Tag Archives: Scripps Institution of Oceanography

The Future of Human Space Exploration

We’ve been to the moon and we’ve explored remote corners of our universe. What is next in our quest to unlock the secrets of our solar system?

Hear from Charles Kennel, chair of the National Academy’s Space Science Board and former Scripps Institution of Oceanography director, as he reviews NASA’s past accomplishments, present projects, and anticipated goals in “The Future of Human Space Exploration.”

To see more programs on Astrophysics and Space Science, visit our archive.

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The Legendary Leopards of La Jolla Shores

In celebration of National Shark Week, UCTV visits the Birch Aquarium to hear from an expert on leopard sharks, Andy Nosal, a Ph.D. student of Scripps Institution of Oceanography.

Leopard sharks are a special species of shark found only along the West coast of North America, their territory spanning from Washington to Baja California. A distinctive characteristic of these creatures is their mild temperament. Unlike most sharks, which will bite anything that might be food, leopard sharks are timid and have such small mouths that they pose essentially no danger to humans. In fact, a leopard shark bite on a human has never been recorded by the International Shark Attack File.

Every Summer La Jolla Shores is the gathering site of hundreds of leopard sharks. A common misconception of this behavior is that these sharks convene here to mate or give birth, but in fact scientists are not quite certain what they do at this annual conference.

Watch “Local Legends: The Leopard Sharks of La Jolla Shores” to see what Nosal has determined about why these sharks flock to La Jolla Shores and what they do there.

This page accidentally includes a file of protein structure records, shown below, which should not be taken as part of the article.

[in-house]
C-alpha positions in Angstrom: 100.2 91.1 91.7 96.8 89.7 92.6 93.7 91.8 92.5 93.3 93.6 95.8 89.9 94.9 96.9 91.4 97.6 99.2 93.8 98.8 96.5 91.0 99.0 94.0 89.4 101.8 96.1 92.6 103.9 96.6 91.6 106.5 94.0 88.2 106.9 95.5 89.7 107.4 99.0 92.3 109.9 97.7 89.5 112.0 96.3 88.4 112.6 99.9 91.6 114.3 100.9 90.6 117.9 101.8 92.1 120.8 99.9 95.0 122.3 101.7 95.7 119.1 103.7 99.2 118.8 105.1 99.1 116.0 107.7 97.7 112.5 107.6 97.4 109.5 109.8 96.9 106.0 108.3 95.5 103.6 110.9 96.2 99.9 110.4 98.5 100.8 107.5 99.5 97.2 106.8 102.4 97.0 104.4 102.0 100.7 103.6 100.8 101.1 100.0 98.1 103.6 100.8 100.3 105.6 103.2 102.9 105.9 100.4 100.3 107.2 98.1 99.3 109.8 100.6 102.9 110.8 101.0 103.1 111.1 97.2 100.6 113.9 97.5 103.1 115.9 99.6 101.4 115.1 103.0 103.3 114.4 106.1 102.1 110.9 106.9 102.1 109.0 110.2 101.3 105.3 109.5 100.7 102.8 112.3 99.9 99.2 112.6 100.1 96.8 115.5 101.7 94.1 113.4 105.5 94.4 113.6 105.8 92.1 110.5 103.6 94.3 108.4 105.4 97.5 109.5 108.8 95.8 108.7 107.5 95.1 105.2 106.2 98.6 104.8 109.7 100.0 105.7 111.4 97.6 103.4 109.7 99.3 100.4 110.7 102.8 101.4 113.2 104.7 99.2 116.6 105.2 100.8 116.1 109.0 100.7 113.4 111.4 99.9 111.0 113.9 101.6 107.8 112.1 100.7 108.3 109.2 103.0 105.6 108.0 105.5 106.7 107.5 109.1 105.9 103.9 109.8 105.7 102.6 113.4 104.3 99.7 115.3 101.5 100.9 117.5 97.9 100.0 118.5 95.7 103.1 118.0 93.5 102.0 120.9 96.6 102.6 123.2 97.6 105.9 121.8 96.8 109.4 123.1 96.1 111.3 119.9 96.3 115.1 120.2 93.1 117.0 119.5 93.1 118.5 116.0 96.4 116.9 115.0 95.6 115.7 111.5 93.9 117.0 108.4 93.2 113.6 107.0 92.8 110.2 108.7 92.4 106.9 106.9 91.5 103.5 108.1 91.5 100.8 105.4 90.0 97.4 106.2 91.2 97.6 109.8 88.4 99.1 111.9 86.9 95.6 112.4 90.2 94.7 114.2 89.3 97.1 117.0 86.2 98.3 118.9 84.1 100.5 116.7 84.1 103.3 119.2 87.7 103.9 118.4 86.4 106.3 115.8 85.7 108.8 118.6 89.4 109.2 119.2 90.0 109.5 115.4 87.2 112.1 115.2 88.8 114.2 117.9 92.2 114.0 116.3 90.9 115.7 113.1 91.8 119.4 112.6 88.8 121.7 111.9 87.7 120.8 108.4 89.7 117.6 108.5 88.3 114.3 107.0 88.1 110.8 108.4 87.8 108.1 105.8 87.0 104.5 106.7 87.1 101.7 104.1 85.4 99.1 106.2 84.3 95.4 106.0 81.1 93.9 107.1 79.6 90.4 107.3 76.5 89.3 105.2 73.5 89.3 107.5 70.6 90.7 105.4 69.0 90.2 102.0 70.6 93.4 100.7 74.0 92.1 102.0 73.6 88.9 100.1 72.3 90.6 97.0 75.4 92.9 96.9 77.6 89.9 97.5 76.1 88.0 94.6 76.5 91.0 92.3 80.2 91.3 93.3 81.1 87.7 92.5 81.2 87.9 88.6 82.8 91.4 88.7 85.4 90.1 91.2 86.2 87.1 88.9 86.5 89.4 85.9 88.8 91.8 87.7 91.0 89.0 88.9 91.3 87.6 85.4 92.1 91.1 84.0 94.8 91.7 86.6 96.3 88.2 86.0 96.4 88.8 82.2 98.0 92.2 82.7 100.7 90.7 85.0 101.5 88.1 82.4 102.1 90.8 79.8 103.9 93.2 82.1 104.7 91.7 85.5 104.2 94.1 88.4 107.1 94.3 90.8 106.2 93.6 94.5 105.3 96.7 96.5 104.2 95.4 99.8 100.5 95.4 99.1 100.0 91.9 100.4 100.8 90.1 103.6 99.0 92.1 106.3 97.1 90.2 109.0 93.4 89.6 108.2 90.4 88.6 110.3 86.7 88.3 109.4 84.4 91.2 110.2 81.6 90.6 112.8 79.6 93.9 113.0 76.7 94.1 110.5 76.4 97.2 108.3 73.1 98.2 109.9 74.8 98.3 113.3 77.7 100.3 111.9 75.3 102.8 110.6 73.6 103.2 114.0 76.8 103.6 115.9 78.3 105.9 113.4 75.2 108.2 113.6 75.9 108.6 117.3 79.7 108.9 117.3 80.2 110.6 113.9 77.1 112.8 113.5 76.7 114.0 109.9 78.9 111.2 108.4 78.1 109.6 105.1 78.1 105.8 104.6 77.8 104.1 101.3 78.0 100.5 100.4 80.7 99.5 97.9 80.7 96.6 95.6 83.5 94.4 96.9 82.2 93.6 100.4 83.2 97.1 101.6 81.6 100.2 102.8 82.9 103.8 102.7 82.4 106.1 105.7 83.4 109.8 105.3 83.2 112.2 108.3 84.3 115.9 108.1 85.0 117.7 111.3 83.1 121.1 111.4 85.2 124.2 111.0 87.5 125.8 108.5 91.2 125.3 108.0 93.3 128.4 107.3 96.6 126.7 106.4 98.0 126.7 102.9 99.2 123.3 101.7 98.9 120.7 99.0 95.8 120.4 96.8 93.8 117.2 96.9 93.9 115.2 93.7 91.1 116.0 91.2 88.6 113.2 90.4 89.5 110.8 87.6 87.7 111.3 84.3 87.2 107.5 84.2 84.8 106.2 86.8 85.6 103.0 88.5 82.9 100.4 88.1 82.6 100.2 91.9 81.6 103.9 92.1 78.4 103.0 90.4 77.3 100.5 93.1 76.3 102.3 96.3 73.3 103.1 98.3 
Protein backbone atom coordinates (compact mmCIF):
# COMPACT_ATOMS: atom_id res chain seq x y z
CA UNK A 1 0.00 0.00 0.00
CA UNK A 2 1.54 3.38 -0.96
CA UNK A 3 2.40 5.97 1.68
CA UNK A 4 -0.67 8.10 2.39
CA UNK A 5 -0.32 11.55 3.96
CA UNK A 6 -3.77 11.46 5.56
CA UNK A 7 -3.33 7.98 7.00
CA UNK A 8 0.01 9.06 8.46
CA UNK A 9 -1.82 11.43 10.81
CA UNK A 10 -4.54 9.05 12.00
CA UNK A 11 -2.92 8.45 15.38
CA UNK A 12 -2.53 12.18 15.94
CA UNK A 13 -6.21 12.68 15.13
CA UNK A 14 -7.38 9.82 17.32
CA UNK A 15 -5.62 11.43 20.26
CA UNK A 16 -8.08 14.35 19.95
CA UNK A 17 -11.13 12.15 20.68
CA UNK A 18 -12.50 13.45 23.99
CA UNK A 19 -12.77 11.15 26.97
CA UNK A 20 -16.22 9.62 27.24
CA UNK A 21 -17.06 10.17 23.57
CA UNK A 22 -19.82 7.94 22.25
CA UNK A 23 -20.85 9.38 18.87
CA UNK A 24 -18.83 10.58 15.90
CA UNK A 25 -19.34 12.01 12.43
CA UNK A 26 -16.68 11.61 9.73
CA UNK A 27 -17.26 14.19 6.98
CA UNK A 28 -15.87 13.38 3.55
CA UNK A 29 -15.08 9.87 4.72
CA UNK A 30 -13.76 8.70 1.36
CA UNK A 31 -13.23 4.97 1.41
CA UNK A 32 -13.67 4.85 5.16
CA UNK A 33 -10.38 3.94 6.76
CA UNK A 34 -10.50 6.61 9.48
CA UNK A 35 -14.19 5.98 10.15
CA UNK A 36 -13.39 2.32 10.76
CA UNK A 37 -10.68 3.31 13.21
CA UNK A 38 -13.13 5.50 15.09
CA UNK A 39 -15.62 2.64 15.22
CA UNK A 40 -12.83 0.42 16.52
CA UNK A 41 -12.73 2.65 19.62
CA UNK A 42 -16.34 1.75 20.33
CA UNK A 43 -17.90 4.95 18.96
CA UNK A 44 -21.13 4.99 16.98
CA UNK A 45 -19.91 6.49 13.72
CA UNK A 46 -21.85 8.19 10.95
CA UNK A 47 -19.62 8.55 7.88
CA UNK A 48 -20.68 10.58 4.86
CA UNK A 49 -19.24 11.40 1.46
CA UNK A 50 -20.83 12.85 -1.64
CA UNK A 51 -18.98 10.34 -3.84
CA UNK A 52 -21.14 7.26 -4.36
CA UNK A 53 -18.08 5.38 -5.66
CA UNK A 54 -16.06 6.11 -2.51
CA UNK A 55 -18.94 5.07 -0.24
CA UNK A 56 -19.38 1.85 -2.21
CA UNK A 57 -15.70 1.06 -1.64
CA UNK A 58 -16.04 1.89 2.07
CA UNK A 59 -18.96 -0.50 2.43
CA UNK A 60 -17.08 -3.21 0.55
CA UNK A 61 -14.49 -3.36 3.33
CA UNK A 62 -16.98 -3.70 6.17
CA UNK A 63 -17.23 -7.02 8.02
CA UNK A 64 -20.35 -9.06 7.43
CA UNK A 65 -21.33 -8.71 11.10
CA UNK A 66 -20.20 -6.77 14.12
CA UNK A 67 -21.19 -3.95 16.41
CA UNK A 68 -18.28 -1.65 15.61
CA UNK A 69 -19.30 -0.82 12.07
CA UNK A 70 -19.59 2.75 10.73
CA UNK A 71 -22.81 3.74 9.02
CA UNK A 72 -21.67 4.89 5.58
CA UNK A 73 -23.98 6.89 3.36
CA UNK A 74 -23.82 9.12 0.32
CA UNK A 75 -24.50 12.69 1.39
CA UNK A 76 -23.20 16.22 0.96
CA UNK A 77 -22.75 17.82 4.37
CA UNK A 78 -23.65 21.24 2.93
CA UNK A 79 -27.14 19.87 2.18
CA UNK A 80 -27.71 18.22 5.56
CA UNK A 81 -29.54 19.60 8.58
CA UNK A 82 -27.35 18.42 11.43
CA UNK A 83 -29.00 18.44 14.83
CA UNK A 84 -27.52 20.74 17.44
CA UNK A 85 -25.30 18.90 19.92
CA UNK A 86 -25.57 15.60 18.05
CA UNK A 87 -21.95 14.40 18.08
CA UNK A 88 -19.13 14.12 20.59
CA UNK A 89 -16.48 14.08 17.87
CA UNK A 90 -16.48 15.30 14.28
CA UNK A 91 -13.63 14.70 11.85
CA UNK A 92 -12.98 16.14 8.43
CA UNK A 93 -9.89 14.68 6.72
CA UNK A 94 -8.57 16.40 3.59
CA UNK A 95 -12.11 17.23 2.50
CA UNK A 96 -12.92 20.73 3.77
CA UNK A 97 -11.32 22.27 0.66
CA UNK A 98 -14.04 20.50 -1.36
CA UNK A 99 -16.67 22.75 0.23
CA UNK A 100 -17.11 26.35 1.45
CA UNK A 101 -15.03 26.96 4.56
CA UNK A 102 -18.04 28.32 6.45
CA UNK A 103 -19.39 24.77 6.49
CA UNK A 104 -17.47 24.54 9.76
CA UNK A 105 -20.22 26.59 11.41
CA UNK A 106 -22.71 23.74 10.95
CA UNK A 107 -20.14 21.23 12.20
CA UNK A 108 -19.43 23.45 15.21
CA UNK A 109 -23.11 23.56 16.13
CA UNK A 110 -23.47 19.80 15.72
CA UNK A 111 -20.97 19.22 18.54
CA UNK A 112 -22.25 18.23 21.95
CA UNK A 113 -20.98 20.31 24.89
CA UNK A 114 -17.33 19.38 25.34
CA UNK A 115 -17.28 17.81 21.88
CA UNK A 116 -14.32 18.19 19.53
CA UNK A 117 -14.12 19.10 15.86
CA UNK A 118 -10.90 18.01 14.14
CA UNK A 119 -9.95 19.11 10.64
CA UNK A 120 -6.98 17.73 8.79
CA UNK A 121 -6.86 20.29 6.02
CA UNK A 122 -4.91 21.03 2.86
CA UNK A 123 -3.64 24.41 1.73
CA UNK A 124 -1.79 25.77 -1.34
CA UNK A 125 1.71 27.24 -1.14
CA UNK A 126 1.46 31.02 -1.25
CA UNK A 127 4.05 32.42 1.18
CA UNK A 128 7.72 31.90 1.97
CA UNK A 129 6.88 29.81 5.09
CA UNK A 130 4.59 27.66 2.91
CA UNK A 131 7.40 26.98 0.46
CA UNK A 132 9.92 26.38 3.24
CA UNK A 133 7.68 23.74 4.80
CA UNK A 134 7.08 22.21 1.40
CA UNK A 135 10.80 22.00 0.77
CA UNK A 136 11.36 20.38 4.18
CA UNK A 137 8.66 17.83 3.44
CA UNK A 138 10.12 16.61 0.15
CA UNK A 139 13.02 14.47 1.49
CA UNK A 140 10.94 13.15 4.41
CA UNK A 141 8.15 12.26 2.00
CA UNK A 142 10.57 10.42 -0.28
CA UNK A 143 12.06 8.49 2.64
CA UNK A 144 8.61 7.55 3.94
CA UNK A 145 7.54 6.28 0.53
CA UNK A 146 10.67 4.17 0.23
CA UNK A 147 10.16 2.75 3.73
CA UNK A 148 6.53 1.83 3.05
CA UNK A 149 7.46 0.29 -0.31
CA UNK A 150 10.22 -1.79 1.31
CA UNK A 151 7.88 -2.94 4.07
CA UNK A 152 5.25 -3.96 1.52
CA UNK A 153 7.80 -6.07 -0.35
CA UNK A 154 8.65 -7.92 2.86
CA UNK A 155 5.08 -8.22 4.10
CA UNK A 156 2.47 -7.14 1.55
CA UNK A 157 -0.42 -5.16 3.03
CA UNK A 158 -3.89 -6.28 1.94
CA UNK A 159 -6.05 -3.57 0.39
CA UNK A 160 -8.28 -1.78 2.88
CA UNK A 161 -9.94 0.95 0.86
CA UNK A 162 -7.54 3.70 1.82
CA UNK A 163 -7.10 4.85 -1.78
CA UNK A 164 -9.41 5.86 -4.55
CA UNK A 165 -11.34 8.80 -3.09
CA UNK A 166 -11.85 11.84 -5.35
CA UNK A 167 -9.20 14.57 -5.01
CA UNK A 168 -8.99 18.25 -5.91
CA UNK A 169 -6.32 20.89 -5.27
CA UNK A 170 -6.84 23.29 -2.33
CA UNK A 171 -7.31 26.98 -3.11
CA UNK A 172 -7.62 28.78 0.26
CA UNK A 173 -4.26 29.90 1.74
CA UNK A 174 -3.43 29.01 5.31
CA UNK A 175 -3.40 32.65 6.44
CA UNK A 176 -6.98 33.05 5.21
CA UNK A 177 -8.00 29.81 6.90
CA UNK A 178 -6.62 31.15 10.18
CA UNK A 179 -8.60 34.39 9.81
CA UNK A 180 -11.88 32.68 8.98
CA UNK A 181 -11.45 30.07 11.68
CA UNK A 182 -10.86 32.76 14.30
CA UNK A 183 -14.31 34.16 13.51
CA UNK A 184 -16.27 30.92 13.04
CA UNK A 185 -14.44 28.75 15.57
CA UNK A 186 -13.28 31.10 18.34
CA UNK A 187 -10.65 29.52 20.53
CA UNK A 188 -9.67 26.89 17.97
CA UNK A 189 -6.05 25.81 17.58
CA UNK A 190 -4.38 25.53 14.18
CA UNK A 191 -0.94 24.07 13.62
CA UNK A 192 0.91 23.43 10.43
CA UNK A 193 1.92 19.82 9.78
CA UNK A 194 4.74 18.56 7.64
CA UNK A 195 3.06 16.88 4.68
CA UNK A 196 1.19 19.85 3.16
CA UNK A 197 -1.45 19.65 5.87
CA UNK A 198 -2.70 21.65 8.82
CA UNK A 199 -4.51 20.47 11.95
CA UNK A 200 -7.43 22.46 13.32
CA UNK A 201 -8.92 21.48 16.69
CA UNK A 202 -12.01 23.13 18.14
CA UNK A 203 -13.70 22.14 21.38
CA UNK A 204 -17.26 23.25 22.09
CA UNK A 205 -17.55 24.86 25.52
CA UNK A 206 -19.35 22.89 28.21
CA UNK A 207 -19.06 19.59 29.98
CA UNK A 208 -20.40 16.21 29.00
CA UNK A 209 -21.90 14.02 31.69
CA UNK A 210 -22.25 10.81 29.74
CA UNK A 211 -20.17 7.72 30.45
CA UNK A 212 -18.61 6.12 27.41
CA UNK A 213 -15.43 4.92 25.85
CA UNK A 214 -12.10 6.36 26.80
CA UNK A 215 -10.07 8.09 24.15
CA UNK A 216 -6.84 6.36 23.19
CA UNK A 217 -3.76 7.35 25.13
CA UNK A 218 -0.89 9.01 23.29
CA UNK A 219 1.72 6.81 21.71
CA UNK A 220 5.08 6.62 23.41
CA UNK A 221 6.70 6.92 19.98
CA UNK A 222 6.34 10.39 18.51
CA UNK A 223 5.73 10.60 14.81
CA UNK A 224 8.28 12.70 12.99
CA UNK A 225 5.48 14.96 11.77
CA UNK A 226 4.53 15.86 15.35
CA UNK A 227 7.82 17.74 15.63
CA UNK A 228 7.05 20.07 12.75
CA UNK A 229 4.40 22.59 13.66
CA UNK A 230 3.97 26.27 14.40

Check out more programs about sharks.

See what other programs are available in the Perspectives on Ocean Science series!

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Climate Change hasn’t Changed

In “An Inconvenient Truth,” Al Gore presents his case on climate change based on the “Keeling Curve,” measurements of the increasing levels of carbon dioxide (CO2) in the atmosphere.

These first records of rising CO2 levels were taken in the 1950′s by Charles David Keeling of UC San Diego’s Scripps Institution of Oceanography.

Even then scientists were aware of the green house effect created by CO2 in the earth’s atmosphere. Keeling tracked the increasing levels of CO2 for decades, but it didn’t take long for him to link the rising CO2 levels with the burning of fossil fuels. Although it was known that the burning of fossil fuels created CO2, it was widely believed that the ocean absorbed all of that excess carbon dioxide. Keeling was the first person to prove that CO2 was accumulating in the atmosphere, as it still is today.

In “The Scientific Case for Urgent Action to Limit Climate Change,” Distinguished Professor Emeritus Richard Somerville of the Scripps Institution of Oceanography presents a case based on some of the initial measurements of CO2 in the atmosphere taken by Keeling.